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Senators Slam Pentagon for Providing Military Equipment to Police

By    |   Tuesday, 09 September 2014 10:43 PM

Senators blasted the Pentagon Tuesday for providing local police with military equipment they charged helped lay the groundwork for the deadly conflict that unfolded in Ferguson, Mo., last month.

"Tell me what the difference is between an increasingly militarized police force and a standing army," Oklahoma Republican Sen. Tom Coburn asked during a hearing before the Senate Homeland Security and Governmental Affairs Committee, The Hill reported.

Lawmakers on both sides of the aisle were skeptical about the Defense Department’s 1033 program, which since the 1990s has provided local police departments with more than $5 billion worth of surplus military equipment, including assault rifles, body armor, and armored vehicles, The Hill reported.

But Kentucky Republican Sen. Rand Paul asked some of the toughest and most pointed questions of Alan Estevez, the Assistant Secretary of Defense and from Homeland Security, and FEMA's Brian Kamoie. Breitbart posted a partial transcript. 

"[C]onfronting those with armored personnel carriers is thoroughly un-American and for 150 years, we’ve had rules separating the military, keeping the military out of policing affairs," Paul said. "But you sort of obscure that separation if you allow the police to become the military."

He then pointed out "FEMA's authorized equipment list there's actually written descriptions for how the equipment should be used and it says it's specifically not supposed to be used for riot suppression."

"Mr. Kamoie, is that true, that it's not supposed to be used for riot suppression?" he asked.

"And how do you plan on policing that since the images clearly show us large pieces of equipment that were bought with your grants used in that riot suppression, or protest suppression rather?"

Kamoie agreed there’s a prohibition on using authorized equipment for riot suppression, saying, "We're going to follow the lead of the Department of Justice's investigation about the facts. We're going to work with the state of Missouri to determine what pieces of equipment were grant funded. And then we have a range of remedies available to us should there be any finding of noncompliance with those requirements."

"[M]any of the police forces think this is what the equipment is good for, is riot suppression in a big city, urban area," Paul countered. "So I think by supplying all of this free equipment, much of which is, frankly, inappropriate, really shouldn't be on anybody's list of authorized equipment."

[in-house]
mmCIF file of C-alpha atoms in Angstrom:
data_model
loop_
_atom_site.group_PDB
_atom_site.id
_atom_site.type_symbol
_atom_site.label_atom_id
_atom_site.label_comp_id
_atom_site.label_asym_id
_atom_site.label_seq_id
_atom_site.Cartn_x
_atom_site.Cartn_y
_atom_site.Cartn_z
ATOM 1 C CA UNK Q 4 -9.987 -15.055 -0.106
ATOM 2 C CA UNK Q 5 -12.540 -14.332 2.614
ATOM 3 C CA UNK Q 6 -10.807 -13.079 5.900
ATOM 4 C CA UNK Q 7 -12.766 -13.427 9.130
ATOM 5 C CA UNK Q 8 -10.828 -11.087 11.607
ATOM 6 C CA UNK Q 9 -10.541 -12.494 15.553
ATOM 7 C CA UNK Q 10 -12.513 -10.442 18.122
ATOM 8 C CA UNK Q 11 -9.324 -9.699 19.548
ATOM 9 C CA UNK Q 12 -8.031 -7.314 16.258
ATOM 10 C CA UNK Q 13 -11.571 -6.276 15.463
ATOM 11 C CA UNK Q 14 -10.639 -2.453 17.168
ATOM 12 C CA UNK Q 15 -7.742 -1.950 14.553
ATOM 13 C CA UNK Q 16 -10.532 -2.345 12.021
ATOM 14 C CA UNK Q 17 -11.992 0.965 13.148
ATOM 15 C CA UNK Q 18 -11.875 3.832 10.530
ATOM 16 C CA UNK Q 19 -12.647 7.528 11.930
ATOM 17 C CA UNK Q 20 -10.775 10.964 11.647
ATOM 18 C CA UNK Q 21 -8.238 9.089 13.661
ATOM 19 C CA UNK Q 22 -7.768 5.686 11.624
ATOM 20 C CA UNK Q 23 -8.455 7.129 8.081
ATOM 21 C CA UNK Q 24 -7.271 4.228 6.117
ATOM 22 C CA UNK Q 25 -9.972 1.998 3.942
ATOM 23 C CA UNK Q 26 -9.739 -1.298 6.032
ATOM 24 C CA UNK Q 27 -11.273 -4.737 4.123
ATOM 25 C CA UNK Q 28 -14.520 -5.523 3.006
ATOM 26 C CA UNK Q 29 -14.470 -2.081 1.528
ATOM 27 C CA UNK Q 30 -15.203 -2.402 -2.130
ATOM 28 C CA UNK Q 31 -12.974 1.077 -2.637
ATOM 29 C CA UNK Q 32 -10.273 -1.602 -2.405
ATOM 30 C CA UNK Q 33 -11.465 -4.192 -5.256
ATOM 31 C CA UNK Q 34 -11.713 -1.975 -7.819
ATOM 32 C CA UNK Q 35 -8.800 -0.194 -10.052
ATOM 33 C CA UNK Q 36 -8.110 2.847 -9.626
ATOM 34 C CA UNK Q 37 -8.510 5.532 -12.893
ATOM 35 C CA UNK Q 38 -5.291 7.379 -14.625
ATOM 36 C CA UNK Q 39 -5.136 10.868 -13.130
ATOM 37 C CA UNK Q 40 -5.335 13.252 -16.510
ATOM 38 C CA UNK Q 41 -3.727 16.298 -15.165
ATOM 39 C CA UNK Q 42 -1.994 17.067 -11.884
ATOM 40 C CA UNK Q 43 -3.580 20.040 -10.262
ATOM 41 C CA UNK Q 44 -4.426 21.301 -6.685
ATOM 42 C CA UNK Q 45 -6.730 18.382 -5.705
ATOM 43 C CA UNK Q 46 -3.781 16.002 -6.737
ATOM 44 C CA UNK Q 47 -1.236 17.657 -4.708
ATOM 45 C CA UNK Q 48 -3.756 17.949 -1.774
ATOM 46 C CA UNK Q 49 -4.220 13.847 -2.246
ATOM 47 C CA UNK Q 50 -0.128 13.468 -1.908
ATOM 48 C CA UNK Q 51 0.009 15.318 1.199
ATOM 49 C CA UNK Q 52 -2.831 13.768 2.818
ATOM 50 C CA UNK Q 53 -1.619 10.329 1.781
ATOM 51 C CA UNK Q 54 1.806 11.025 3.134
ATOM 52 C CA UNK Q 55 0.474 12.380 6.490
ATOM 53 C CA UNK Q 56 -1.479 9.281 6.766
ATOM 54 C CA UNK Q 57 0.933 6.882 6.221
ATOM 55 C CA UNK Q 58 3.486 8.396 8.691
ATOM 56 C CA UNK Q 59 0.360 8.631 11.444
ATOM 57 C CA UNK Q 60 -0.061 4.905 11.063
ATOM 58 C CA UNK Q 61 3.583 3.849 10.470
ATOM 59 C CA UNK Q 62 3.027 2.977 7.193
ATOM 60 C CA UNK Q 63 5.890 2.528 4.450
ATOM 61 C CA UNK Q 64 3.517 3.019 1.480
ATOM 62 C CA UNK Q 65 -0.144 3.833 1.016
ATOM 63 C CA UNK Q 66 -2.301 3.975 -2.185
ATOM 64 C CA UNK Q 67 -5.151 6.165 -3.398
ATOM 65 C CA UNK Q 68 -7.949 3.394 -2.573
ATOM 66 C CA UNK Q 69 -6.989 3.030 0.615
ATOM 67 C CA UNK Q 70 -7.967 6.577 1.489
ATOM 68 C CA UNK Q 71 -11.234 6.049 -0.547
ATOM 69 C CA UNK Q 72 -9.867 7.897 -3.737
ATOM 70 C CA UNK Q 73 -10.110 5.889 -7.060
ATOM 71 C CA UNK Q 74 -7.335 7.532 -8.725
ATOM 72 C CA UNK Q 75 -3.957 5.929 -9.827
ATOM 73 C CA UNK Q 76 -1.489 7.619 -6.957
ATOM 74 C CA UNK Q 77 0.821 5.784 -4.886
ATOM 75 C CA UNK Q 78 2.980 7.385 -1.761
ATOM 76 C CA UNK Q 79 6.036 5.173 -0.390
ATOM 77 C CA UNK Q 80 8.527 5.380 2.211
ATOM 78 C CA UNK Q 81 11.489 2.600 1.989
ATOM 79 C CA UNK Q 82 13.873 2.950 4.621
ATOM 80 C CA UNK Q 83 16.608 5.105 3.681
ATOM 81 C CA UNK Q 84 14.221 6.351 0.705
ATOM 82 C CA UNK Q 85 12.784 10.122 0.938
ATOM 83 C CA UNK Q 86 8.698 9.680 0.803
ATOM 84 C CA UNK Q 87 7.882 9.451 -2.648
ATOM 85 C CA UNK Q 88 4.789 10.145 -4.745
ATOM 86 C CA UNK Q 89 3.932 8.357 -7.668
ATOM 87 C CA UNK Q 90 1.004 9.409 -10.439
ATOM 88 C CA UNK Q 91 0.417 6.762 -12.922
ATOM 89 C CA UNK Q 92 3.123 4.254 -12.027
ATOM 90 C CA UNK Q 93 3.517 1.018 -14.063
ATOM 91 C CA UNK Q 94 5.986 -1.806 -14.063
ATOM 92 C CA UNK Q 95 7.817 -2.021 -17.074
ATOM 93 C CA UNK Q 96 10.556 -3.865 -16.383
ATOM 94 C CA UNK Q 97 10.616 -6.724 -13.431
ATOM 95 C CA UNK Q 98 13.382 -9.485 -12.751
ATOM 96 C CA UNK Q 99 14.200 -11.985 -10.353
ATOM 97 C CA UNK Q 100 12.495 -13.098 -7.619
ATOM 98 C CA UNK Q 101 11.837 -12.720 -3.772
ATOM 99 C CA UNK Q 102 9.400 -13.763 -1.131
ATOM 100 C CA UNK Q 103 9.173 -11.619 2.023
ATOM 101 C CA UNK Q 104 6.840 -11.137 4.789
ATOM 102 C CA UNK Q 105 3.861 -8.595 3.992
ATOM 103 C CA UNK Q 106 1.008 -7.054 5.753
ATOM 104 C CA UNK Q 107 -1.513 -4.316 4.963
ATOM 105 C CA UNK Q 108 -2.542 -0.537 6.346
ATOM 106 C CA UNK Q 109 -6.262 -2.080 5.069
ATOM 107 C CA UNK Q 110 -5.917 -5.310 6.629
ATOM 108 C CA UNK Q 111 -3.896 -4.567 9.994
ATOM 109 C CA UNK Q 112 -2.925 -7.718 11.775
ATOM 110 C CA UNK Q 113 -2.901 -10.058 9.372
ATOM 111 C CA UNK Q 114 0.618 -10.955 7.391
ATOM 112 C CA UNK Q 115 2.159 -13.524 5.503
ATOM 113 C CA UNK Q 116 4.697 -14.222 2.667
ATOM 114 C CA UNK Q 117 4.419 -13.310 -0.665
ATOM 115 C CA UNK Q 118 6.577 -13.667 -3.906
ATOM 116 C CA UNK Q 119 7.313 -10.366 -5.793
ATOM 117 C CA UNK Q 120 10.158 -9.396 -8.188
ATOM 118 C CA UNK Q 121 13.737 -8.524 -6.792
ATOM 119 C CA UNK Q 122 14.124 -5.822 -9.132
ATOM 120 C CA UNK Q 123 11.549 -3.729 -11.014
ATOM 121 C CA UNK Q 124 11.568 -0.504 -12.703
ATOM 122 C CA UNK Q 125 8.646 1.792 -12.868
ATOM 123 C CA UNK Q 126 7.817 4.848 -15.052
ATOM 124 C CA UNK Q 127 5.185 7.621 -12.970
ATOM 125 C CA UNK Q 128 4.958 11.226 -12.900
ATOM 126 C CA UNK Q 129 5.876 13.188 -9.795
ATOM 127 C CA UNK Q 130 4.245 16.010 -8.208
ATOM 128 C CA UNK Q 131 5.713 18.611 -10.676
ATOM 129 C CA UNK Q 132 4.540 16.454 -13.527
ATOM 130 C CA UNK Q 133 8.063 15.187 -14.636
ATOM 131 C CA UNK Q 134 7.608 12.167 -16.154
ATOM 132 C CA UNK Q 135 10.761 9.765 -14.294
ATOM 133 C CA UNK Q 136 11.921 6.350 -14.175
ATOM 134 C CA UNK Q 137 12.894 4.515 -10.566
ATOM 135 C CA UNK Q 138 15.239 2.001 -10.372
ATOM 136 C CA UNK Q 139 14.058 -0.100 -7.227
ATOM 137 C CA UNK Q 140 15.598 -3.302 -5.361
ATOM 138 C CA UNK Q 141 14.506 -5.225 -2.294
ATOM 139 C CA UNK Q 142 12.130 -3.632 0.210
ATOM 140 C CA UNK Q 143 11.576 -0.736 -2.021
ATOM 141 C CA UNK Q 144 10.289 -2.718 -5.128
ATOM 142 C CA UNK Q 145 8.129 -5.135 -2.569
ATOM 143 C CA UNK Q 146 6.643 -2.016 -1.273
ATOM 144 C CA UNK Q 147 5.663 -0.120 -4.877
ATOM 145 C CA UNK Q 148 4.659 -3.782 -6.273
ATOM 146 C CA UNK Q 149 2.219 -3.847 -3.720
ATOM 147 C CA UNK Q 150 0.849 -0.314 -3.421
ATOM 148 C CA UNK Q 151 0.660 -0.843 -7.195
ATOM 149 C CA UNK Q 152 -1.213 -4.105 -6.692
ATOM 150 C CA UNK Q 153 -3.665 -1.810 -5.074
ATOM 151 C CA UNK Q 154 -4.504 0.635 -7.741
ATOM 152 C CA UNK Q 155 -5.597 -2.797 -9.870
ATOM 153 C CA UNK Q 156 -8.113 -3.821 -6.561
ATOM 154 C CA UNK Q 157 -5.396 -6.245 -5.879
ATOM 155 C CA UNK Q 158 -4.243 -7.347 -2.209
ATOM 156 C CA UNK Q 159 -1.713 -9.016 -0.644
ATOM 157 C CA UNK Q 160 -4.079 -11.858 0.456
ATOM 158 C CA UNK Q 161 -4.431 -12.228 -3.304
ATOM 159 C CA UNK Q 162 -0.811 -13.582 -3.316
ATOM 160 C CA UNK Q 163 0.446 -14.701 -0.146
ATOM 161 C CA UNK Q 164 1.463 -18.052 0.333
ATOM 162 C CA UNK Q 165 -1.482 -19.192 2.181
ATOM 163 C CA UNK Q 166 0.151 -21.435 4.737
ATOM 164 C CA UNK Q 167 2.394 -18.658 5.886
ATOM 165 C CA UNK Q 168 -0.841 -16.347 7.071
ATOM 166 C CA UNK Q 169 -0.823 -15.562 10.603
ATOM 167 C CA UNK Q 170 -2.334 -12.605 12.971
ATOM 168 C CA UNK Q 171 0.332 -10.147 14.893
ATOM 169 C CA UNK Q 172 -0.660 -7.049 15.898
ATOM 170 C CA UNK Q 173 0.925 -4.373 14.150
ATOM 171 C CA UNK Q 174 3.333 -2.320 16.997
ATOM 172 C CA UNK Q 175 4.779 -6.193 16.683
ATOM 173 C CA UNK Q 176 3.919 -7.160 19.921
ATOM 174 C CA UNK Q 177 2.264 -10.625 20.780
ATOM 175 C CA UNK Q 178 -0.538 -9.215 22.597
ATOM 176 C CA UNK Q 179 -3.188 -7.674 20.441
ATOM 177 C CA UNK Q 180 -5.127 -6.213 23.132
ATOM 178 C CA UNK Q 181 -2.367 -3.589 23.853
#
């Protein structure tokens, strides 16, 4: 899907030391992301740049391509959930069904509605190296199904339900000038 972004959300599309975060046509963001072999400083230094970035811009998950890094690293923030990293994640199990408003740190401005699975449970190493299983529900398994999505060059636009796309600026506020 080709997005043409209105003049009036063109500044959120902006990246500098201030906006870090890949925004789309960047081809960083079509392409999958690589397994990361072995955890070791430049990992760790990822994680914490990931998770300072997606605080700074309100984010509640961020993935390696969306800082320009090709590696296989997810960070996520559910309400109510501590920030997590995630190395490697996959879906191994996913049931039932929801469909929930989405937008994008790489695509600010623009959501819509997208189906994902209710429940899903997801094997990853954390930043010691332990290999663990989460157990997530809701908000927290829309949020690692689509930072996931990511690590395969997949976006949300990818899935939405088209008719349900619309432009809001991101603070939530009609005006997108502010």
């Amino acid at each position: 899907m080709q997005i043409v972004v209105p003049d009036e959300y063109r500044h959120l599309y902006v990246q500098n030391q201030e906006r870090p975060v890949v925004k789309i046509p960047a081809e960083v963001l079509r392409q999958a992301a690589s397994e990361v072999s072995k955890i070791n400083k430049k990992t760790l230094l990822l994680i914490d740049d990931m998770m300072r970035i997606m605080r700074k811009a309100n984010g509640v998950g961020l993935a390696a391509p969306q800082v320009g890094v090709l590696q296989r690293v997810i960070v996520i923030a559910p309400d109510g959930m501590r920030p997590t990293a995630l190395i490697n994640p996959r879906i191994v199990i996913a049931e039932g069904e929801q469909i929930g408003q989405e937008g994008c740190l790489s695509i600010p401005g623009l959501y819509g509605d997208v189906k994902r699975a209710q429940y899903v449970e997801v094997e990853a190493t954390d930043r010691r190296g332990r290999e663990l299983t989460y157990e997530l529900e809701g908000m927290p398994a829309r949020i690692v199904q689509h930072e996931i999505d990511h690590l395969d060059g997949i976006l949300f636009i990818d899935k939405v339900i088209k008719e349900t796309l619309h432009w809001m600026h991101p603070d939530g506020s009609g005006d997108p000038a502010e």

He also asked Estevez why 12,000 bayonets have been given out to local police department, but the official said he couldn't answer "what a local police force would need a bayonet for."

"I can give you an answer," Paul shot back. "None. So, what's President Obama's administration's position on handing out bayonets to the police force? It's on your list. You guys create the list. Are you going to take it off the list or are we going to keep doing it?"

Missouri Democratic Sen. Claire McCaskill, who called for the hearing, criticized Ferguson police for creating what looked like a "war zone," and treating protesters like “enemy combatants” in the suburb of St. Louis, where a white police officer fatally shot an unarmed black teenager Aug. 9, triggering weeks of protests.

"I think most Americans were uncomfortable watching a suburban street in St. Louis with vivid images of a war zone,” she said.

Wisconsin Republican Sen. Ron Johnson questioned what military equipment police would need to combat the war on drugs, Defense One reported. 

“Decisions need to be made at the local level, not by the federal government,” he said.

“We do this because we’re asked to do this,” Estevez said—a subtle jab at members of Congress, who passed the 1033 program in the first place, under the National Defense Authorization Act.

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Senators blasted the Pentagon Tuesday for providing local police with military equipment they charged helped lay the groundwork for the deadly conflict that unfolded in Ferguson, Mo., last month.
pentagon, military, equipment, police, senators
Tuesday, 09 September 2014 10:43 PM
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